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Culinary Herbs

Yellow Wood Sorrel

(Oxalis Stricta)
(Oxalis grandis)

Easily mistaken for clover by the novice, wood sorrel has a distinctive lemon flavor. Used for it's lemon flavor in many different dishes. You can eat Wood sorrel raw in salads, dry it and use it as tea and the best is having Chef Lisa make a dessert from it. I have heard of it being used for lemon flavoring as well as a substitute for vinegar..

Description: I hear often, you mean clover? Clover has oval leaves unlike sorrel. Common wood sorrel has a small yellow flower and grows close to the ground. Many times the large wood sorrel here will appear to have a purple tint to the leaves and grow larger than the common wood sorrel. It has compound heart shape leaves.



Poor Man's Pepper

(Lepidium virginicum)

There is no shortage of this in my area along the Cimarron River​, it grows everywhere in the sandy soil. I add dried seeds to soups and other dishes in the winter. During it's growing season I use the leaves. They are now using this plant for cancer.

Description: Once you see those little oval seed pods on this plant all up the stock an small branches and the four petal white flowers that are on top, you don't forget this plant. Do not mistake this for Shepard's purse a medicinal herb with seed pods that looks like little hearts.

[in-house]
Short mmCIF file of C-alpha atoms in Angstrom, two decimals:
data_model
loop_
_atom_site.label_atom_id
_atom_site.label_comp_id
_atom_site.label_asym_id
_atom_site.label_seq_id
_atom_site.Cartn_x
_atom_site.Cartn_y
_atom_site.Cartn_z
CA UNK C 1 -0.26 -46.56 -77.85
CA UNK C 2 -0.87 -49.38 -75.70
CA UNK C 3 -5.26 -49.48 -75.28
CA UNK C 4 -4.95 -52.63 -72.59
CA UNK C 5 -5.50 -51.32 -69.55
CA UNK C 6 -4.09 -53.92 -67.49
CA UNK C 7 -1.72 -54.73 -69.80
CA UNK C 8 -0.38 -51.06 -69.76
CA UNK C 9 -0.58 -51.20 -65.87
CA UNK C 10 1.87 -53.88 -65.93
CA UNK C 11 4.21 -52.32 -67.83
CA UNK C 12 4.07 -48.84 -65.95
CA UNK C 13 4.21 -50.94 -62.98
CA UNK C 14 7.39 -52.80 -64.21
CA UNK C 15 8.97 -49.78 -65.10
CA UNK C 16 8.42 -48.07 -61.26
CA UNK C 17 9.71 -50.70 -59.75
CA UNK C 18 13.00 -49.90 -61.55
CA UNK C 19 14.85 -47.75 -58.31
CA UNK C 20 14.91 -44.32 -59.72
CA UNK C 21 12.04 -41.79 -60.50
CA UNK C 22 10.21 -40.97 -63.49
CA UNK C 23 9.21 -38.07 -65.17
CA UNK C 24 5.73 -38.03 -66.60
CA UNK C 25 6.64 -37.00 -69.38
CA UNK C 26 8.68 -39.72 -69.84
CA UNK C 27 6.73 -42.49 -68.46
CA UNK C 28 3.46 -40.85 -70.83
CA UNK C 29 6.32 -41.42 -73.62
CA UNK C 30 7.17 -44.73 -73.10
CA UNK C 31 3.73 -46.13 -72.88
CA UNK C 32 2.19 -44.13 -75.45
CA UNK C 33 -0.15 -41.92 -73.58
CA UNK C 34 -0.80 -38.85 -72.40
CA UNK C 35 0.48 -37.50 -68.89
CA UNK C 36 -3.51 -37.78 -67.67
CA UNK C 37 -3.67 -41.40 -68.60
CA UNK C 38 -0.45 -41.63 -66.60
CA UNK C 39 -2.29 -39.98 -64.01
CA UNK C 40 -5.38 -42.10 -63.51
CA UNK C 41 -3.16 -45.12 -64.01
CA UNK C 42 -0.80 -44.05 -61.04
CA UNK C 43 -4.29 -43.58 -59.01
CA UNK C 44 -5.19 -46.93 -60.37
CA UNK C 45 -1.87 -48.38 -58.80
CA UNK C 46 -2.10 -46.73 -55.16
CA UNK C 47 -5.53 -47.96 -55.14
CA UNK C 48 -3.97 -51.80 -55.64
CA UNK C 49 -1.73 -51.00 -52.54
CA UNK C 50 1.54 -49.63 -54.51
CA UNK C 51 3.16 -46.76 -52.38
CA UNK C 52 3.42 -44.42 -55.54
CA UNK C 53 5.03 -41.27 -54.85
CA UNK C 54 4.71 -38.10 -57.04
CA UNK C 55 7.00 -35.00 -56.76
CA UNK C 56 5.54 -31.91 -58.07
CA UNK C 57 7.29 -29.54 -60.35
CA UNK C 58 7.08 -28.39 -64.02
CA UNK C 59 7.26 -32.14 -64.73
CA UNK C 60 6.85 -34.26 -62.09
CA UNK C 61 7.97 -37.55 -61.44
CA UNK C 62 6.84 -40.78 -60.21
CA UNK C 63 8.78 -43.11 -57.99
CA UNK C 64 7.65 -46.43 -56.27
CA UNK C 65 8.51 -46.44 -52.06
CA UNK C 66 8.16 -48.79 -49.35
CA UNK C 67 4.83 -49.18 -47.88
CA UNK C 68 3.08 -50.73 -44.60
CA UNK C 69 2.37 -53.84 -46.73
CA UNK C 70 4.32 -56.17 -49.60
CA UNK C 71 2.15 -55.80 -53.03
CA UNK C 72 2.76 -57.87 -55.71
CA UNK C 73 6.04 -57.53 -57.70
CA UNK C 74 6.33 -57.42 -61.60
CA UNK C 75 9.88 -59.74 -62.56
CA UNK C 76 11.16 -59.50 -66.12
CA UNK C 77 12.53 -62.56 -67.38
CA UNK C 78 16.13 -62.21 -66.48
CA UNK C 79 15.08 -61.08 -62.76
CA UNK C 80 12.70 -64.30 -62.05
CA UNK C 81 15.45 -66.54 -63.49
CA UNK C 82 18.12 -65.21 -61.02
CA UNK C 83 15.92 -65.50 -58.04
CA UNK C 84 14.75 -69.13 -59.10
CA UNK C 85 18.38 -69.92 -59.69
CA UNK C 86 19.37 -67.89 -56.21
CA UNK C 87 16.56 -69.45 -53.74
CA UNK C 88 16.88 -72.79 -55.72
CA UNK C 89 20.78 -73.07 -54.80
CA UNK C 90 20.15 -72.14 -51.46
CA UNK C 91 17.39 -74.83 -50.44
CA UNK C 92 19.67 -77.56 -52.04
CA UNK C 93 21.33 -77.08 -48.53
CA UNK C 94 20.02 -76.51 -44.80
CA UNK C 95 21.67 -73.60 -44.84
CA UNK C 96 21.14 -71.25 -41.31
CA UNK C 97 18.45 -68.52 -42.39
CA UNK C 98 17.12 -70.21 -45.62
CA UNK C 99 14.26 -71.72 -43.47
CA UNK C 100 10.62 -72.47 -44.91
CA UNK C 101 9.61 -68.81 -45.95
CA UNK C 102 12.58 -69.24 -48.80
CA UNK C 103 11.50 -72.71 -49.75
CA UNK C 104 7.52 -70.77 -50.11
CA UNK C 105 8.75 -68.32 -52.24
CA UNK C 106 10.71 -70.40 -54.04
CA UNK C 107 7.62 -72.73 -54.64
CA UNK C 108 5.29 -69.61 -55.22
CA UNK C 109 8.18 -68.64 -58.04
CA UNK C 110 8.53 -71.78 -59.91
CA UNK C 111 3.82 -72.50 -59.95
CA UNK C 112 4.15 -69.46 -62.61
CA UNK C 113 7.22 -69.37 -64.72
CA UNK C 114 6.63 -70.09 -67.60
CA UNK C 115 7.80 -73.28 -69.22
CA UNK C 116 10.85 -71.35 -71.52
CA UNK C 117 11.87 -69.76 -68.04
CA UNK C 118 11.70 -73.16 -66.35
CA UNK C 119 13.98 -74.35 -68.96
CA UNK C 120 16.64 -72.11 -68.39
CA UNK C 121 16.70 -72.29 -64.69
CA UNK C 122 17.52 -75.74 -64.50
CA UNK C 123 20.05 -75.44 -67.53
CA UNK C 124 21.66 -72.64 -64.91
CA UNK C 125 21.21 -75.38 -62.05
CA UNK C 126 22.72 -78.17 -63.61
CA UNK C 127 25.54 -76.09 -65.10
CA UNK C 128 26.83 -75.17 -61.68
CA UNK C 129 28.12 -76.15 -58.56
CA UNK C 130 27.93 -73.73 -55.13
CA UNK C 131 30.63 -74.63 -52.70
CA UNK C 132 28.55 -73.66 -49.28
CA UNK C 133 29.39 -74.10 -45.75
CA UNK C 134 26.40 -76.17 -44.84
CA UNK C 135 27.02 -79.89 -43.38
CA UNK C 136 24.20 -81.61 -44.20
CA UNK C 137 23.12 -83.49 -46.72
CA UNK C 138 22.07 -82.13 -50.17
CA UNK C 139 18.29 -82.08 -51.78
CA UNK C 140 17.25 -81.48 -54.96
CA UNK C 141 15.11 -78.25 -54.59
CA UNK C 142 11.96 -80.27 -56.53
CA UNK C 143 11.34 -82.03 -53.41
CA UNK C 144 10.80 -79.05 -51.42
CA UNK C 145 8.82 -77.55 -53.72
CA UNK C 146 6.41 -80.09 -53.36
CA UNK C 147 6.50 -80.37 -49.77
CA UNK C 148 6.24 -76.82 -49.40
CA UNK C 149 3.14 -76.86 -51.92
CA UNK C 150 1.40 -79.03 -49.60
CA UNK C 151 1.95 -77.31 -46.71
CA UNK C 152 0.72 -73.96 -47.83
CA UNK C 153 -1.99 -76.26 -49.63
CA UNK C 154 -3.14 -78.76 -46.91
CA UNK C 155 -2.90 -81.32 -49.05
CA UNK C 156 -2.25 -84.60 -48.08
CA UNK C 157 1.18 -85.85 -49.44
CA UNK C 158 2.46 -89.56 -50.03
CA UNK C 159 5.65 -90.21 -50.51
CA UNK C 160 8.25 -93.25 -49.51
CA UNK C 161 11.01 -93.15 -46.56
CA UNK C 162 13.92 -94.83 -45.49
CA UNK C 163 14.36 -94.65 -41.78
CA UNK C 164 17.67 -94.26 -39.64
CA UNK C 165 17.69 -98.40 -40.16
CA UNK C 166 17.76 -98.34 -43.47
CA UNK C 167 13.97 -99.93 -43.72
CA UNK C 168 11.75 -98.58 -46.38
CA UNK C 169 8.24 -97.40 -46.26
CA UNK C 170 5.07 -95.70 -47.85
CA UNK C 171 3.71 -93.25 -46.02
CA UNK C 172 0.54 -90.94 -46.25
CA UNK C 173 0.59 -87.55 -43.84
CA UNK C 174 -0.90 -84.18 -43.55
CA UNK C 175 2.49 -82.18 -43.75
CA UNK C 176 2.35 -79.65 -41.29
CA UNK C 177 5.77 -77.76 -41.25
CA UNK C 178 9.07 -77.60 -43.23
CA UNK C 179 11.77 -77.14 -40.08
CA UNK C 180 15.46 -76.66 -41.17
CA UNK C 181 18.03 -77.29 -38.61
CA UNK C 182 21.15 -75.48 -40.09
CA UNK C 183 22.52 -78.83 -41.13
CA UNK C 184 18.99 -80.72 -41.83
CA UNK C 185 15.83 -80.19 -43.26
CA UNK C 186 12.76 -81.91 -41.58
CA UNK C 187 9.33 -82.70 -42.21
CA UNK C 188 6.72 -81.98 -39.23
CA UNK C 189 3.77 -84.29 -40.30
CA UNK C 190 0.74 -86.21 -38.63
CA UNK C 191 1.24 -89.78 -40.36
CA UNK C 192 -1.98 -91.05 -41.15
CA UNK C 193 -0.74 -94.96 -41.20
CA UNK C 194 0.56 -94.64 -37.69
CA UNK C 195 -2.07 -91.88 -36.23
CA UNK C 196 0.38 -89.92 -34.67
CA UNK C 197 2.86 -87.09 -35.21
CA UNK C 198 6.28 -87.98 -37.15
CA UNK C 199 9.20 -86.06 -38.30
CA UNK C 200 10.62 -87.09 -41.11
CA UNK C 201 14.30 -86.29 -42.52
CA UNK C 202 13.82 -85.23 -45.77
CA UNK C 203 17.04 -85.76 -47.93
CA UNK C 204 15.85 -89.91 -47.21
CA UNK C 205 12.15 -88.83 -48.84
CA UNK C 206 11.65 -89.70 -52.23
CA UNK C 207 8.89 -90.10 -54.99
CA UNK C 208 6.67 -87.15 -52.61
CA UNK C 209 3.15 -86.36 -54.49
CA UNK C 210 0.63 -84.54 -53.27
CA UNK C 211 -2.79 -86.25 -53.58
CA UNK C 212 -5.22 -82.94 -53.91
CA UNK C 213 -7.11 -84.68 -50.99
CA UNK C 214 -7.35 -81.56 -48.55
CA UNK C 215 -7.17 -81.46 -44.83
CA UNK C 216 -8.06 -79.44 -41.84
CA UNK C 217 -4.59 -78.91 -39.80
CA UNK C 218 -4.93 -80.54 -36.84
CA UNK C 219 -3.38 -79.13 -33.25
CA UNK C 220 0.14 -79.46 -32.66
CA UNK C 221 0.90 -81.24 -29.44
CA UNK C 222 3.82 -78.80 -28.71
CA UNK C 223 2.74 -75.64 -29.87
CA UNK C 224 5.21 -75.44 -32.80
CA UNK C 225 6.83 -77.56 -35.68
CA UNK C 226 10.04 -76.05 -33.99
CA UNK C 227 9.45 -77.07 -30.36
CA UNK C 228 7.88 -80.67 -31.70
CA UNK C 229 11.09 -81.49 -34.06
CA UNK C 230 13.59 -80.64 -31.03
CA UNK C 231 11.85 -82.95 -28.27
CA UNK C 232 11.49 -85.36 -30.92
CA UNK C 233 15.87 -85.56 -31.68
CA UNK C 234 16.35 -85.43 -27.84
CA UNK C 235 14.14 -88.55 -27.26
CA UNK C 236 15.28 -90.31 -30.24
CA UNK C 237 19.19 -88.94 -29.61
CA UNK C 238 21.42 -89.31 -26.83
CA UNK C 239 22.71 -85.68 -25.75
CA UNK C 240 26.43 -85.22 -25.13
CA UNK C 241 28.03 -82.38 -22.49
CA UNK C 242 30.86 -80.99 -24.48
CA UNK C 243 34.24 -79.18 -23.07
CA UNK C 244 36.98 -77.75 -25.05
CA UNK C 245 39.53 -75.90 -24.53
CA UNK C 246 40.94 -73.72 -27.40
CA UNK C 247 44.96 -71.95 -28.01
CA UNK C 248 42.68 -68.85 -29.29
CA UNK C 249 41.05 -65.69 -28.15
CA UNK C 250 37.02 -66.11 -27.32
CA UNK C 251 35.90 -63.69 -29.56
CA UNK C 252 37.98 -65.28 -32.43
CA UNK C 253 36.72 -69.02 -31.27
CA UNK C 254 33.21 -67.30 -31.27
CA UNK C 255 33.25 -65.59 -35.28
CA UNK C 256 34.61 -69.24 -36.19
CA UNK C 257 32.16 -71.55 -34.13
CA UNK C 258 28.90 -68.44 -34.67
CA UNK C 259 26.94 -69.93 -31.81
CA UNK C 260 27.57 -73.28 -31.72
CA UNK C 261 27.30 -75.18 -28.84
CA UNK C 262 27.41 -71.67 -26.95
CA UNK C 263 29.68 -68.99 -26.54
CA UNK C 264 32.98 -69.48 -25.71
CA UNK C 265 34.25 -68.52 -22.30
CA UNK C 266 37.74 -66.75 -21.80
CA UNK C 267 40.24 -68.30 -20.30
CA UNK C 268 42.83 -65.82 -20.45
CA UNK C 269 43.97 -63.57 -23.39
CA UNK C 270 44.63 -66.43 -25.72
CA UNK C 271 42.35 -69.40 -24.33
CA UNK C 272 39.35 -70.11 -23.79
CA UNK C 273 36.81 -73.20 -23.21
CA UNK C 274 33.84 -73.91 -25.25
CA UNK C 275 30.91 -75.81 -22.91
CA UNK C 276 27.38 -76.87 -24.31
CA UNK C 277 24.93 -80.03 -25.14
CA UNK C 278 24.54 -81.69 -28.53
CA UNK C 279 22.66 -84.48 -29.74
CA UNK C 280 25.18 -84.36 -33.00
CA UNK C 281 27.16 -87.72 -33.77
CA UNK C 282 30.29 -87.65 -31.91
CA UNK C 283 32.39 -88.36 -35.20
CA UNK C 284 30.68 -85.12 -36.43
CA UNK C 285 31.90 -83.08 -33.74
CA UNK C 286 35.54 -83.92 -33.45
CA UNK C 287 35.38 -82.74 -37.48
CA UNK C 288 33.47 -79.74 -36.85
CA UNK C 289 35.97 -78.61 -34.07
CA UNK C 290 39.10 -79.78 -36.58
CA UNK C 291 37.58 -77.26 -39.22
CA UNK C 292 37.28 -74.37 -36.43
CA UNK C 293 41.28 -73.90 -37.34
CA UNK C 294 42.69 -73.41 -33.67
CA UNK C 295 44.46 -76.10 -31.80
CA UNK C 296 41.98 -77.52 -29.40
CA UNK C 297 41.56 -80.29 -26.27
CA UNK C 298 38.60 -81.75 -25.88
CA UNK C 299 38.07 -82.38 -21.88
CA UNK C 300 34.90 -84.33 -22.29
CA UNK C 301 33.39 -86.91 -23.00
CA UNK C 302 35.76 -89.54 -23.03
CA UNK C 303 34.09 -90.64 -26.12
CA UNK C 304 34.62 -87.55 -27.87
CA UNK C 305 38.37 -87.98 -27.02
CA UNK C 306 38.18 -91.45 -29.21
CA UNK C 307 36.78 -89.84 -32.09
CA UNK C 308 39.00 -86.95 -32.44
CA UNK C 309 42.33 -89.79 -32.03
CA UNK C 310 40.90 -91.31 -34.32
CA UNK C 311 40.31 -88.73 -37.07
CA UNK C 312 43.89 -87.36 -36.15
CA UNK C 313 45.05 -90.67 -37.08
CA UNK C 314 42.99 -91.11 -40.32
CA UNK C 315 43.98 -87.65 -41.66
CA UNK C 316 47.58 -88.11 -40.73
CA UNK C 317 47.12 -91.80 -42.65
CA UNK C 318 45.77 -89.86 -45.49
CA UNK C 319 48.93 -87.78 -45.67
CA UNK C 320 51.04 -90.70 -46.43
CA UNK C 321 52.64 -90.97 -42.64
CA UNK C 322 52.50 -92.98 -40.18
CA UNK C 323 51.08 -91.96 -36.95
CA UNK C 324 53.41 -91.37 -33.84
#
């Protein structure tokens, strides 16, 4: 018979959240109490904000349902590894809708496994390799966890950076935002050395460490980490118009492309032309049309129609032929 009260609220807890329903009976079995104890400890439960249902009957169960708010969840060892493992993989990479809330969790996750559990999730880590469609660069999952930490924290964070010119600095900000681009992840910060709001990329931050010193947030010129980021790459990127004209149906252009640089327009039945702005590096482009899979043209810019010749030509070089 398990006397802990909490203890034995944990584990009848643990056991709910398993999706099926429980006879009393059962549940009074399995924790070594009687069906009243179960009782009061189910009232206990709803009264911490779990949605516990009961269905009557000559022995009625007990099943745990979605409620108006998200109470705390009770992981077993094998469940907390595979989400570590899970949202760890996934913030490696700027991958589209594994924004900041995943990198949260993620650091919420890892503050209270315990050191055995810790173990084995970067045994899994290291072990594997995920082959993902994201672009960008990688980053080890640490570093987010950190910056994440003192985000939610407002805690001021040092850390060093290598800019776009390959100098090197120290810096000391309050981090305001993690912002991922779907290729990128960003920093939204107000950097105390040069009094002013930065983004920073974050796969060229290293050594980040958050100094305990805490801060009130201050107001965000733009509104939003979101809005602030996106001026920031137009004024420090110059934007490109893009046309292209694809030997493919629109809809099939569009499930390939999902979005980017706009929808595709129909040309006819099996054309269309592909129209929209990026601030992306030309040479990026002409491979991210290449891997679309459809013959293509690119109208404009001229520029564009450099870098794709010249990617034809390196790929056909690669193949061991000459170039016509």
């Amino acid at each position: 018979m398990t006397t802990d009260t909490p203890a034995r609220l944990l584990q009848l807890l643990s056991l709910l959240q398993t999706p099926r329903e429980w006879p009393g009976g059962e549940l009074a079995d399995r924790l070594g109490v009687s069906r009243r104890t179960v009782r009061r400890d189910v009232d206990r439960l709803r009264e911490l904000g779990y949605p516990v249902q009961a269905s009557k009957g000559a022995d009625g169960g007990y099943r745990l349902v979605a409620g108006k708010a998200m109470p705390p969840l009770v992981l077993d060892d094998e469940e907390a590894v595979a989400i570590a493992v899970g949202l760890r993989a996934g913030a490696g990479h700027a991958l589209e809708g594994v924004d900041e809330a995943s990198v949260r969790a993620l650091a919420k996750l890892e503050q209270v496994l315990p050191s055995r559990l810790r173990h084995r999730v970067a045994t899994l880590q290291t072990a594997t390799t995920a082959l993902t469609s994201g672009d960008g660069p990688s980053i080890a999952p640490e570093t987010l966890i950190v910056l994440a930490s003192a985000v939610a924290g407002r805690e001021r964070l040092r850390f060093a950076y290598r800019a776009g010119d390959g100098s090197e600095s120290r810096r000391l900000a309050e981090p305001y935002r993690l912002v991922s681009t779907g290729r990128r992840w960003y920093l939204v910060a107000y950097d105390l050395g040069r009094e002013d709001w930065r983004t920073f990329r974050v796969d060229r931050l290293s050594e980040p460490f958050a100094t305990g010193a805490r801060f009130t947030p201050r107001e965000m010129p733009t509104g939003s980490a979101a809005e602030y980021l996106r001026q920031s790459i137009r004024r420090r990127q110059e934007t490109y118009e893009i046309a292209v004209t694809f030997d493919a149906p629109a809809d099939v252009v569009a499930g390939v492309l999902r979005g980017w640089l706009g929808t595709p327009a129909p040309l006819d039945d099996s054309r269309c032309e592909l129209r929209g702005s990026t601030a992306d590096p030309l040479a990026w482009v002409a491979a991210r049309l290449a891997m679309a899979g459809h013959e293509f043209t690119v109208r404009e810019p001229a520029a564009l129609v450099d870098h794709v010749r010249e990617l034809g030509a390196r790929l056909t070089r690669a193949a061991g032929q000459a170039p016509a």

(R. typhina)

Stag Horn Sumac is a culinary as well as a medicinal herb.  I chose to add it to the culinary section for now. Each year I harvest the dark red berries and dry them. I either grind them or leave them whole. I put them through a process to remove the fine hairs that will irritate your throat. I use them in dishes like fried fish for seasoning or to make a a great hot or cold tea.

Description. The leaves are long and lance shaped. It grow to about 10 ft  in good conditions. The berries are a red rust color and will droop over when ripe.The stems on close examination have little brown hairs on them. Do not mistake this sumac with poison sumac that has white berries.

Wild Onions

and Garlic

I'm We have many different types of garlic and onions. One of my favorite things to do this time of year is to dehydrate young garlic and onions for use all year long. 

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